a fierce discipline of workout & diet. Still pretty creaky some mornings, & I have begun to give my body
a ´few´ more recovery days.🧙‍♂️
 

creativepart

Active Member
Region
USA
I built my eBike with a rear hub motor. The donor bike was a 9x2 Specialized Crosstrail. I've removed the front derailleur and thought about removing the rear. But I do shift some for steep hills. Not really often enough to make it all that necessary but you never know when you might head out to new terrain and find the gears helpful. And, of course, the always present expended battery problem could suddenly crop up too.

If I could switch to a belt drive with a 5 speed internally geared hub that would be enough. Maybe my next bike.
 

Ken M

Well-Known Member
I tend to think that with higher assist power most riders can be by with a SS ebike. I understand that some hills may put more load on the motor and if your battery dies it's going to be a rough ride home but these are probably somewhat rare events. I'd say go with a belt set up such that you have your preferred cadence at your most preferred cruising speed and you will find out that it's a nice solution.
 

Taylor57

Well-Known Member
I rarely shift. 8th gear, PAS 3-5. I may downshift to 5th or 6th if I come accross the rare incline...
 

legsofbeer

Active Member
I use everything from 2-6 out of 7 gears on every ride (mostly a five mile each way commute with one hill). I downshift to 3 at every stop and gear up from there as speed increases. If I'm feeling my oats and have a bunch of green lights lined up might use gear 7 and sustain low 20s (mph) with comfortable cadence. Yes, it's a rear hub fatty that I'm supposed to throttle around, call me a rebel. My BPM after I bring the bike inside measures at around 110, so I think I'm doing some work, my preferred effort level is breathing hard but not sweating.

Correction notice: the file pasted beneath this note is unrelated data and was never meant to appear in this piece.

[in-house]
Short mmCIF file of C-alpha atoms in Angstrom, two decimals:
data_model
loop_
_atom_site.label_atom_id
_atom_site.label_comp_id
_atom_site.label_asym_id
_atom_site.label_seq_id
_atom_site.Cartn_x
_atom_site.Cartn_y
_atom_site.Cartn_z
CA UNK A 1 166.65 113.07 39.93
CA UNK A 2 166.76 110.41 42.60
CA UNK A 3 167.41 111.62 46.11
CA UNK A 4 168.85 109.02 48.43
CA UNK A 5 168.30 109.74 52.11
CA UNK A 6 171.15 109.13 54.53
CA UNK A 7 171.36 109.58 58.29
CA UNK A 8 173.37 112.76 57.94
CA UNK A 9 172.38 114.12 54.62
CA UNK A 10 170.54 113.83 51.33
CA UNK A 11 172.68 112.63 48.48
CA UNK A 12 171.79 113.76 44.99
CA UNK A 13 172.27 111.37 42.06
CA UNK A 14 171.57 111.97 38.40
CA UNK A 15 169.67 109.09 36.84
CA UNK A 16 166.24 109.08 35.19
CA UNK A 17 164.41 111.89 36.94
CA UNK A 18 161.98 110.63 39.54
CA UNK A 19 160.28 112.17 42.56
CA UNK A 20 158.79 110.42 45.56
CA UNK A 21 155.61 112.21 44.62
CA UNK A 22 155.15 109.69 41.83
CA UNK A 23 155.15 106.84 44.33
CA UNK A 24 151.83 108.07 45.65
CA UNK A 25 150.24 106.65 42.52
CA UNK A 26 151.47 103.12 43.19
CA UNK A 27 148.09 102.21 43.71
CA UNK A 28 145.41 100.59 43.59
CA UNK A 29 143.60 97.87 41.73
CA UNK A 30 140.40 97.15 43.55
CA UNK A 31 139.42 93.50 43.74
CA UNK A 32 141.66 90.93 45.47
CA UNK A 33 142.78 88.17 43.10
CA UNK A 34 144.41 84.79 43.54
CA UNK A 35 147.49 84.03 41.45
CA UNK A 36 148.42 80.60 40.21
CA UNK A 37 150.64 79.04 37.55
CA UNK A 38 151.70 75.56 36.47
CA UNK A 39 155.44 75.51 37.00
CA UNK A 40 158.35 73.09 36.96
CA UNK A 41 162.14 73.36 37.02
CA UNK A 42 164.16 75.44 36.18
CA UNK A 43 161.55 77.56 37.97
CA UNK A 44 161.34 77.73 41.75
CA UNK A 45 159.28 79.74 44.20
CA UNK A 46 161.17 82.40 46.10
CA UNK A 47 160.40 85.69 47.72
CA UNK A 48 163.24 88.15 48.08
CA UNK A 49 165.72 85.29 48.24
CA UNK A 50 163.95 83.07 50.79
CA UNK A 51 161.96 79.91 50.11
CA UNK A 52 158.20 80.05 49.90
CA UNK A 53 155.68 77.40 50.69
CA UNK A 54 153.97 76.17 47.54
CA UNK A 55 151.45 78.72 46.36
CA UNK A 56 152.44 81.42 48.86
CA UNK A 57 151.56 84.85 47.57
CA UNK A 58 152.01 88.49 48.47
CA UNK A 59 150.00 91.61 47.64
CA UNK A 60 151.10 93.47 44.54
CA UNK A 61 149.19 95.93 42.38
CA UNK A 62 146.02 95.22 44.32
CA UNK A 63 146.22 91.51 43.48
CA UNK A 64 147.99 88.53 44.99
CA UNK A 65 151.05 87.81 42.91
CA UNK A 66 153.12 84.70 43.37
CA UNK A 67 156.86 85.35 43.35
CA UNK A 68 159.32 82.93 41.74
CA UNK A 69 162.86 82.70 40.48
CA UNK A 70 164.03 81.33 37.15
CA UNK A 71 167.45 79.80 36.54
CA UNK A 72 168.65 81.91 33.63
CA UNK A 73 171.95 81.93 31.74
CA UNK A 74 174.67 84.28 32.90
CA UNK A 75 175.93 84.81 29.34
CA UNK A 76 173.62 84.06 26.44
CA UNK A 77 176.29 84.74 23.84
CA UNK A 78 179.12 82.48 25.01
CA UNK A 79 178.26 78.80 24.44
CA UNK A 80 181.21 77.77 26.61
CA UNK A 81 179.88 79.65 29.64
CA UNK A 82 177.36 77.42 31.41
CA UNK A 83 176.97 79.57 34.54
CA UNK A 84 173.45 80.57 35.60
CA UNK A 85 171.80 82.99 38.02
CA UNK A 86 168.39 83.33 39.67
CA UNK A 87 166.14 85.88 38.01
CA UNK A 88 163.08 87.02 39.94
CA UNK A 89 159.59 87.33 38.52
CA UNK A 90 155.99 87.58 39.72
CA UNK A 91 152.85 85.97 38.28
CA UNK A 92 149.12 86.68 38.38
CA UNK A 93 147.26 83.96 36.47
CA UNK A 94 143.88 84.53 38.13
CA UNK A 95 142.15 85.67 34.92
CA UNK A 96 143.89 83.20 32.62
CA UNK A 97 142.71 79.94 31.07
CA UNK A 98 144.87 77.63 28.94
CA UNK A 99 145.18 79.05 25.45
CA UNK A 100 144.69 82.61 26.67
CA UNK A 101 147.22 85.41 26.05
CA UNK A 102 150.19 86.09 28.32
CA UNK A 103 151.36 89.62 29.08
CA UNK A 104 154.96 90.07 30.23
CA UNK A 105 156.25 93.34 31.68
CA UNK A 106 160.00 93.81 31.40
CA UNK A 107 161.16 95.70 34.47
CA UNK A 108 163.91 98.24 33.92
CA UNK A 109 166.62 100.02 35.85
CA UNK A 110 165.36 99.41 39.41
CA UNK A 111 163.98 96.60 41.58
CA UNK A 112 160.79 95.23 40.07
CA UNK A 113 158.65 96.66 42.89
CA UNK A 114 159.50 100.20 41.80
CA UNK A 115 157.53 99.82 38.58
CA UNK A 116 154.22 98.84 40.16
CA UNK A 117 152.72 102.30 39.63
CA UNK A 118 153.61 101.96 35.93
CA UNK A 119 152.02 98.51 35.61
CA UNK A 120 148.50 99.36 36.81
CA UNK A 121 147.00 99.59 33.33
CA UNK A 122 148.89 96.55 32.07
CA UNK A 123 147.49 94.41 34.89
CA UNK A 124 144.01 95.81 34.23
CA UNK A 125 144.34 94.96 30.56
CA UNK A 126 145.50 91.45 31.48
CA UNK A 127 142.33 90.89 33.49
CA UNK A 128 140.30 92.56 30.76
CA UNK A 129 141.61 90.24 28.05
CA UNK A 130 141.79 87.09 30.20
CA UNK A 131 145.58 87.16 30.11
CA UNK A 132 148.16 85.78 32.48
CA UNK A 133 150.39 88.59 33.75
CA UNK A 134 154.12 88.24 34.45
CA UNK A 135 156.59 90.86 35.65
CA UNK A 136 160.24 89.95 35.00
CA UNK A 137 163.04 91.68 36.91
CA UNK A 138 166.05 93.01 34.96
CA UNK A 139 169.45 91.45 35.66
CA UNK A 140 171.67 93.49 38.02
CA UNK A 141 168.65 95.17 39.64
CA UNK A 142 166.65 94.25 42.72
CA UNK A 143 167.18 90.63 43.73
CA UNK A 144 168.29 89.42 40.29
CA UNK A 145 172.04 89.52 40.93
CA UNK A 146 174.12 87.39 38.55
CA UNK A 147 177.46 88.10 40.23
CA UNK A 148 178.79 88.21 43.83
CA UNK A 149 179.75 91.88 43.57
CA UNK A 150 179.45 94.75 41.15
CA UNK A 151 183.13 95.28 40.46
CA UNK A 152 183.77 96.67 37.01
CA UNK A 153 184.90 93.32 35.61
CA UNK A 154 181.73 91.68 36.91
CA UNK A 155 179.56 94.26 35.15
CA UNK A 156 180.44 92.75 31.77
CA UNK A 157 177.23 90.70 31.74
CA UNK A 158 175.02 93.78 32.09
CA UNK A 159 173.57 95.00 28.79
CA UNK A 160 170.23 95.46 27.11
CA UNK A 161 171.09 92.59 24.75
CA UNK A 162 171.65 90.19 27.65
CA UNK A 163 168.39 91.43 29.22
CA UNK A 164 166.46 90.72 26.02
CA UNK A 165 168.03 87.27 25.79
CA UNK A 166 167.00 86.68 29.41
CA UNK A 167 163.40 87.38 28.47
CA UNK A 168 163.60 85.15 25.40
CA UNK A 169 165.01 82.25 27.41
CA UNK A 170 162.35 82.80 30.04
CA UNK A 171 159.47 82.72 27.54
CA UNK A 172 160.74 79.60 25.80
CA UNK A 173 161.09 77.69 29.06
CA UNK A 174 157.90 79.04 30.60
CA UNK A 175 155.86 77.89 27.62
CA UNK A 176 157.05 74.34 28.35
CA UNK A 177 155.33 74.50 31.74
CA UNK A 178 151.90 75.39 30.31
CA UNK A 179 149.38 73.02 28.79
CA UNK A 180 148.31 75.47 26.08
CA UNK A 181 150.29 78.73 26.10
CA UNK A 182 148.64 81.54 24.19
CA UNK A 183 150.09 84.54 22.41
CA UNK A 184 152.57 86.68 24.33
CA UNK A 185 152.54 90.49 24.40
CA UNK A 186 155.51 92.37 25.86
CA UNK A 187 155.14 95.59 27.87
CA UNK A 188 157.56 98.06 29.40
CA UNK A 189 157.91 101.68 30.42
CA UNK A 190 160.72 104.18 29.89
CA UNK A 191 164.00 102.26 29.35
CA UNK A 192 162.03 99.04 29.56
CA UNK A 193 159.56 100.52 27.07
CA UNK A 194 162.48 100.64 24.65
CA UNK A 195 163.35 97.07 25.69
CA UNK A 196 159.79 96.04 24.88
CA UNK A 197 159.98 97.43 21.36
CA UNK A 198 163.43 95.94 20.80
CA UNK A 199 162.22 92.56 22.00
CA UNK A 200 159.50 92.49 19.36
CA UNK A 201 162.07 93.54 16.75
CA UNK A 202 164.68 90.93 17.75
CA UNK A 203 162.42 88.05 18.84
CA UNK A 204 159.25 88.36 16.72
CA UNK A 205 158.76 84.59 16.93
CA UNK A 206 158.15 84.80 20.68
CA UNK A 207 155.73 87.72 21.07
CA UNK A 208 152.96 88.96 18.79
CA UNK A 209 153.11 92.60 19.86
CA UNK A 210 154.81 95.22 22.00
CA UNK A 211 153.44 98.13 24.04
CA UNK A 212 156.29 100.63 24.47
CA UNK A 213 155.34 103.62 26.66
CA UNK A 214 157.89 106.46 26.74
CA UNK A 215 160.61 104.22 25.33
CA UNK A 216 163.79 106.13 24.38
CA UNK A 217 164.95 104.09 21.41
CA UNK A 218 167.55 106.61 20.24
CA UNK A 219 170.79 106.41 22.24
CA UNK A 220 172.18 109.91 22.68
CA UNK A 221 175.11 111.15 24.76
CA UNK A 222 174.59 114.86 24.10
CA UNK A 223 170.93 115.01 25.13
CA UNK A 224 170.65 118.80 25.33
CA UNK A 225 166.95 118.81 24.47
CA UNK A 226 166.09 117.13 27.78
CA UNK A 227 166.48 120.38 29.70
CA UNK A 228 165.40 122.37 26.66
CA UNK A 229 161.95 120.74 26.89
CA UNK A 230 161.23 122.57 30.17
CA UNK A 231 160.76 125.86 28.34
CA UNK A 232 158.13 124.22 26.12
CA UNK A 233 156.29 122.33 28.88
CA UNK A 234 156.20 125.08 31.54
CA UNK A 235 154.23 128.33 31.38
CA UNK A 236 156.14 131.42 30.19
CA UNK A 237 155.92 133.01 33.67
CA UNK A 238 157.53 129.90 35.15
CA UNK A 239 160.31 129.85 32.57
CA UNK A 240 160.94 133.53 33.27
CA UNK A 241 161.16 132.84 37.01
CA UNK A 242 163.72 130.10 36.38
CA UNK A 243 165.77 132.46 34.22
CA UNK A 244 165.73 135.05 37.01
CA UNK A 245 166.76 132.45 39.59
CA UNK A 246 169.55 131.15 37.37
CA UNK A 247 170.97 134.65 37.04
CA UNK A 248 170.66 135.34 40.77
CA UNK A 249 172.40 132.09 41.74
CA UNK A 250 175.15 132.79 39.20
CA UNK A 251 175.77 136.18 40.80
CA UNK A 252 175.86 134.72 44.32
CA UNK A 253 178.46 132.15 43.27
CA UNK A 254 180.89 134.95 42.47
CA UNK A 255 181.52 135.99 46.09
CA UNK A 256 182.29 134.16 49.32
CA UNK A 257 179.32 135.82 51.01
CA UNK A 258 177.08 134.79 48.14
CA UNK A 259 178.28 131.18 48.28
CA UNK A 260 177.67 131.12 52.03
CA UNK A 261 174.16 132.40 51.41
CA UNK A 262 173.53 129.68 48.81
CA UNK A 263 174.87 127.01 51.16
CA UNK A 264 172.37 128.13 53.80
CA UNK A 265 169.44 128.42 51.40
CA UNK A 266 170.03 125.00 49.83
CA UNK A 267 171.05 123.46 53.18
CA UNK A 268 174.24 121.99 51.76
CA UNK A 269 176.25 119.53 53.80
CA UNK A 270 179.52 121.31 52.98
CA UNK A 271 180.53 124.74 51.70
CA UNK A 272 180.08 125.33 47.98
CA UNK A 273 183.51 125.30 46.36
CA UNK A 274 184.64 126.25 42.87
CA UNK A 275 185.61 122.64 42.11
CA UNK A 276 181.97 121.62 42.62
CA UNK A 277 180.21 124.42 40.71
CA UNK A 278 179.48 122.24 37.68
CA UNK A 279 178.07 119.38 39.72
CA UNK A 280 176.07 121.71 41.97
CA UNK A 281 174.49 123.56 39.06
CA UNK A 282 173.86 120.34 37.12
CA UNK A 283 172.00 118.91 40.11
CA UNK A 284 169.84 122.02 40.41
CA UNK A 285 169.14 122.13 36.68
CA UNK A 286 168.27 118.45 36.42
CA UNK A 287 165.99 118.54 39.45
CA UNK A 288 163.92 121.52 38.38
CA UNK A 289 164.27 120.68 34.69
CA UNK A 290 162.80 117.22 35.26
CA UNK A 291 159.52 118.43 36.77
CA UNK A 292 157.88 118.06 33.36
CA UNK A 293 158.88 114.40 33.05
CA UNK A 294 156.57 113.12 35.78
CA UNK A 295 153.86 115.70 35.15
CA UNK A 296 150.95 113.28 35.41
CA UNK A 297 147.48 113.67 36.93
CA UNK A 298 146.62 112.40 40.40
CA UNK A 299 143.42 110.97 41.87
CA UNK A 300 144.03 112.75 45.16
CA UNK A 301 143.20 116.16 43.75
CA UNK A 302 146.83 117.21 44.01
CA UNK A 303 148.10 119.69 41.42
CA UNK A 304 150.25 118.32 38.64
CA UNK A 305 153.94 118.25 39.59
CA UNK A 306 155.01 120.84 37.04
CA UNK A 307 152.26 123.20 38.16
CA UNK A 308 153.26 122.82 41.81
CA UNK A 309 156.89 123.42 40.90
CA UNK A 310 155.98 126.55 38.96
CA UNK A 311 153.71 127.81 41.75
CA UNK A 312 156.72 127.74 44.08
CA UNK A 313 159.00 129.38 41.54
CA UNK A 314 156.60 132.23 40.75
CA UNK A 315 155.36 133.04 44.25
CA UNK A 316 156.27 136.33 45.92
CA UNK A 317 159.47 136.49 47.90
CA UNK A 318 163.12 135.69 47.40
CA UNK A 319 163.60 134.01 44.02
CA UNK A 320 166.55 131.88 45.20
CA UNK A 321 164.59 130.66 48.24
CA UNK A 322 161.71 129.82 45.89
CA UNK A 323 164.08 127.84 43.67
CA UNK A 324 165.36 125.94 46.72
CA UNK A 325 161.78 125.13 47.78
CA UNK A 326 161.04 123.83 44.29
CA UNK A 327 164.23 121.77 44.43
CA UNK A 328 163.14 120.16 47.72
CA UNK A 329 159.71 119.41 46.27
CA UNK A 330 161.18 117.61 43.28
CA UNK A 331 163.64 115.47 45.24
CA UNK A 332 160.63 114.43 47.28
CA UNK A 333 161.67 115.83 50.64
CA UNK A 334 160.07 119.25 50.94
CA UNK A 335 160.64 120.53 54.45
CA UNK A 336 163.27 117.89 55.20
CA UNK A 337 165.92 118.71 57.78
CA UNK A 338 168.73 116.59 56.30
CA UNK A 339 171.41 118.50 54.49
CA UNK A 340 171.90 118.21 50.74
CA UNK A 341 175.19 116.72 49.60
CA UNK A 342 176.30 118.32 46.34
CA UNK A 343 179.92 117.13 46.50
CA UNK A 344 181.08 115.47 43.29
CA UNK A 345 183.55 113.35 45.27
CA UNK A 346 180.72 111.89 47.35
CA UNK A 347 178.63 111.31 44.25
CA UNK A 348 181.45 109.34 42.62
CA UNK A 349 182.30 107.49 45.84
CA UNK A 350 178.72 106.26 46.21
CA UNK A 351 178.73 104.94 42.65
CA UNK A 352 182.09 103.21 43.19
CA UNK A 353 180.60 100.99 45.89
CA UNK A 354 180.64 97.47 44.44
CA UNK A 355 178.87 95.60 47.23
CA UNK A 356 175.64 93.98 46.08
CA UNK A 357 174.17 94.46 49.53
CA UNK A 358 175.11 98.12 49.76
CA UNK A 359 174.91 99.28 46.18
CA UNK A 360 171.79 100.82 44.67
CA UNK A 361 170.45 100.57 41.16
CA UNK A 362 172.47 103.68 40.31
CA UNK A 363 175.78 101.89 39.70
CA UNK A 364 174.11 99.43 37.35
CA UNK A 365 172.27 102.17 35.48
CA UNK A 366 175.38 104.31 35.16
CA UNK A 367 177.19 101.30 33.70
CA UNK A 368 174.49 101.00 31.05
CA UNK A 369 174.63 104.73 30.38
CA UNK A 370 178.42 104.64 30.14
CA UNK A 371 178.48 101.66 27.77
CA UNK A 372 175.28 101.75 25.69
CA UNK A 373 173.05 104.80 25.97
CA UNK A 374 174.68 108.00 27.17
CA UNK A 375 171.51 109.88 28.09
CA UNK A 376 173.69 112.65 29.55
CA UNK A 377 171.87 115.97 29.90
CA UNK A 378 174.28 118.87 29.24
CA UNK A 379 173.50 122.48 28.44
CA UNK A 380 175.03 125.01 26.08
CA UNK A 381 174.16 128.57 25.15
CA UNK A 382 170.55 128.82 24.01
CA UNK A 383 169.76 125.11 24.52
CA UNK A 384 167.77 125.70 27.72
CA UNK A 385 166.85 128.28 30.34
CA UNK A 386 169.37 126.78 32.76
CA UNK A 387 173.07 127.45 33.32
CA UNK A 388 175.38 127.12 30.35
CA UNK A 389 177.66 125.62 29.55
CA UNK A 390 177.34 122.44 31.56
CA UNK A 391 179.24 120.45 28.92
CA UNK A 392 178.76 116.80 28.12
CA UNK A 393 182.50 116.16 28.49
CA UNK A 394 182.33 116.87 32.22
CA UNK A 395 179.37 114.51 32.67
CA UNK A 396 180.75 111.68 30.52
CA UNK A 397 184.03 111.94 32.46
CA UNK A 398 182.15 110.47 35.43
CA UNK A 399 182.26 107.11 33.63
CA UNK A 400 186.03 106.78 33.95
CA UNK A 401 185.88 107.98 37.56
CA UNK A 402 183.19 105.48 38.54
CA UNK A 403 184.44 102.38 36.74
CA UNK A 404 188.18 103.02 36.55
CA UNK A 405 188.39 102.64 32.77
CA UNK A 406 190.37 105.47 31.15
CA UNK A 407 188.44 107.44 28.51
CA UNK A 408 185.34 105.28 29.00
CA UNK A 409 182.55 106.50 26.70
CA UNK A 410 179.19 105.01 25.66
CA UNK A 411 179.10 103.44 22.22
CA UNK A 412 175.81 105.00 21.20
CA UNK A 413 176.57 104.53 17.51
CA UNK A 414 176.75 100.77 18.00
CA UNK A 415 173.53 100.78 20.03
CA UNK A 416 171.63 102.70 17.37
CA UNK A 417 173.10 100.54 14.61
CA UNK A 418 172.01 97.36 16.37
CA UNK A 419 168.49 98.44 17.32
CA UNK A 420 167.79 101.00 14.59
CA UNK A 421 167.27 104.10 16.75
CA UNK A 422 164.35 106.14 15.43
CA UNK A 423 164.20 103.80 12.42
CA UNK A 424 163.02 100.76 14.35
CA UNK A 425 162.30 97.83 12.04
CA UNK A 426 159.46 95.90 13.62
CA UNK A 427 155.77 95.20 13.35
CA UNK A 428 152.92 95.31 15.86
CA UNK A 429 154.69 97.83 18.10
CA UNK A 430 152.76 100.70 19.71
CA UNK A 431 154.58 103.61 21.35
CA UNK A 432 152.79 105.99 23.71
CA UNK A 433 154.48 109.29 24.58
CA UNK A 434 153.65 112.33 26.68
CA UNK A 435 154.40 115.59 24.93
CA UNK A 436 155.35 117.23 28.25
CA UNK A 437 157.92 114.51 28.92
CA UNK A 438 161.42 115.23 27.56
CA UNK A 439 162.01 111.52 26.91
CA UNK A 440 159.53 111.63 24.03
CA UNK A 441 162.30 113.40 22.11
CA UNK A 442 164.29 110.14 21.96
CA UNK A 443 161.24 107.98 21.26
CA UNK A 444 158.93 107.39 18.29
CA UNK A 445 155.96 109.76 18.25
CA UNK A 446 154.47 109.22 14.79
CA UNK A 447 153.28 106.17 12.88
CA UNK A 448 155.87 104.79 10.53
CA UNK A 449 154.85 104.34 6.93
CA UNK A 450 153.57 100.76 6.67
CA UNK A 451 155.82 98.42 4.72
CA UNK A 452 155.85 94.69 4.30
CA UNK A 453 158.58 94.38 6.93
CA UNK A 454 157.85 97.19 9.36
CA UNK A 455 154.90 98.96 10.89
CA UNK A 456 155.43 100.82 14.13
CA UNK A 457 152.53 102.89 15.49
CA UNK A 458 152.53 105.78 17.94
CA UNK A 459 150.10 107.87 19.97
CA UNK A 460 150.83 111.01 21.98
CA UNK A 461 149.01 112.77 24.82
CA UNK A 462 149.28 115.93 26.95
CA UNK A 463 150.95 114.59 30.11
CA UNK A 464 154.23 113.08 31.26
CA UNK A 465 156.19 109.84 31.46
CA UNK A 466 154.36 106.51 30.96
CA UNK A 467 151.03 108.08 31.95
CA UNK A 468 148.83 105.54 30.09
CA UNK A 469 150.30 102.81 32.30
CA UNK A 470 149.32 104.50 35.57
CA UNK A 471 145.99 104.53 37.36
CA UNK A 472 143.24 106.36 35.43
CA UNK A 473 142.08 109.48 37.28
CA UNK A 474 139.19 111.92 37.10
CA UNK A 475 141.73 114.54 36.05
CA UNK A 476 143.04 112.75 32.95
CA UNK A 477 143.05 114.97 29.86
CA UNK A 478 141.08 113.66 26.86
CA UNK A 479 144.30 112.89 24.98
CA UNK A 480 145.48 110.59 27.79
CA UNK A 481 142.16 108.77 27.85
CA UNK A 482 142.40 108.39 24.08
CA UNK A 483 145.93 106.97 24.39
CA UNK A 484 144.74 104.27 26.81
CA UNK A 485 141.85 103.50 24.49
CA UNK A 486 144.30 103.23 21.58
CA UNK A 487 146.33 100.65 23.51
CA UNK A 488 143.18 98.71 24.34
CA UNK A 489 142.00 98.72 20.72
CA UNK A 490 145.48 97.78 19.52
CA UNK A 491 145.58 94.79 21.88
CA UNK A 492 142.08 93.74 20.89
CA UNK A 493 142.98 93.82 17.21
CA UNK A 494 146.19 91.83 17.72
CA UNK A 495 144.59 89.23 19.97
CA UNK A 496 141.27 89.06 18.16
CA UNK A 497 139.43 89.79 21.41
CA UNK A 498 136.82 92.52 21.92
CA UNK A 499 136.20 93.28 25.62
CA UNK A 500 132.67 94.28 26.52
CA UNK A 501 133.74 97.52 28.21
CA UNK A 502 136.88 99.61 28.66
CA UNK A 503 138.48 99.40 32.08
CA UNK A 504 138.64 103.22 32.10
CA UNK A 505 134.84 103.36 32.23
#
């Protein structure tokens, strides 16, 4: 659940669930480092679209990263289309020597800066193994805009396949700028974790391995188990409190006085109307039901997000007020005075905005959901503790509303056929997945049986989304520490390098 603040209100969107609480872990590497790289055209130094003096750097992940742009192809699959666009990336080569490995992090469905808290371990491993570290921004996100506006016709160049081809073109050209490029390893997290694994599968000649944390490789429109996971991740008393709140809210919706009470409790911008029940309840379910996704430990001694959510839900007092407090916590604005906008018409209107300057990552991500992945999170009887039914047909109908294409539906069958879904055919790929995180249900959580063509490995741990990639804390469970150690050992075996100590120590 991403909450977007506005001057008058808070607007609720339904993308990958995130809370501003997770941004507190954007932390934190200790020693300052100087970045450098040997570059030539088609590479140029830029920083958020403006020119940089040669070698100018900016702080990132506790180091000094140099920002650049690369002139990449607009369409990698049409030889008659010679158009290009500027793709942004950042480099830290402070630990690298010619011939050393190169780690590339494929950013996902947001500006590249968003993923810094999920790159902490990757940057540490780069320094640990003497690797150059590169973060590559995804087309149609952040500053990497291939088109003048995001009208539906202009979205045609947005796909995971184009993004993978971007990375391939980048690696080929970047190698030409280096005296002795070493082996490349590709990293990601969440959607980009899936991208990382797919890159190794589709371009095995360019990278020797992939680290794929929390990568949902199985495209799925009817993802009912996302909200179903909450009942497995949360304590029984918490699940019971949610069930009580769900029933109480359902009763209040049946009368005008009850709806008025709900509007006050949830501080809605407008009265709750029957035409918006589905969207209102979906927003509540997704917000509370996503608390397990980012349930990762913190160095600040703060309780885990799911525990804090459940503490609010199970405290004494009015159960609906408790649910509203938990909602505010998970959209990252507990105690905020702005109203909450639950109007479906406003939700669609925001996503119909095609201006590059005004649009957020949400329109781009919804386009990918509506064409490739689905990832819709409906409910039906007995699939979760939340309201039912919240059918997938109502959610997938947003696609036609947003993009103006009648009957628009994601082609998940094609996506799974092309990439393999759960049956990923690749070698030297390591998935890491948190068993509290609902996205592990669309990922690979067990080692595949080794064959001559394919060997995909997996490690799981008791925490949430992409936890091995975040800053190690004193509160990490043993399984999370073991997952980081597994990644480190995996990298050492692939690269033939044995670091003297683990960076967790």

Gordon71

Well-Known Member
I use everything from 2-6 out of 7 gears on every ride (mostly a five mile each way commute with one hill). I downshift to 3 at every stop and gear up from there as speed increases. If I'm feeling my oats and have a bunch of green lights lined up might use gear 7 and sustain low 20s (mph) with comfortable cadence. Yes, it's a rear hub fatty that I'm supposed to throttle around, call me a rebel. My BPM after I bring the bike inside measures at around 110, so I think I'm doing some work, my preferred effort level is breathing hard but not sweating.
That's pretty much what I do although I rarely downshift for a stop. At a stop I prefer a quick 2 second burst of throttle to get rolling which is pretty much the only time I use the throttle.
 

Dewey

Well-Known Member
Two other single speed ebikes that illustrate different approaches are the Detroit eSparrow which is a lightweight Class 1 with a 250w Bafang geared hub motor, and the Riide which uses a 500w direct drive motor and is Class 3

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Dewey

Well-Known Member
No suspension or fenders for $900 or $2800.
That's a weight saving benefit for the Detroit eSparrow that weighs under 35lb compared with 48lb for the RadMission that comes with fenders, other differences are the eSparrow uses a smaller 36v battery vs the larger 48v battery on the RadMission.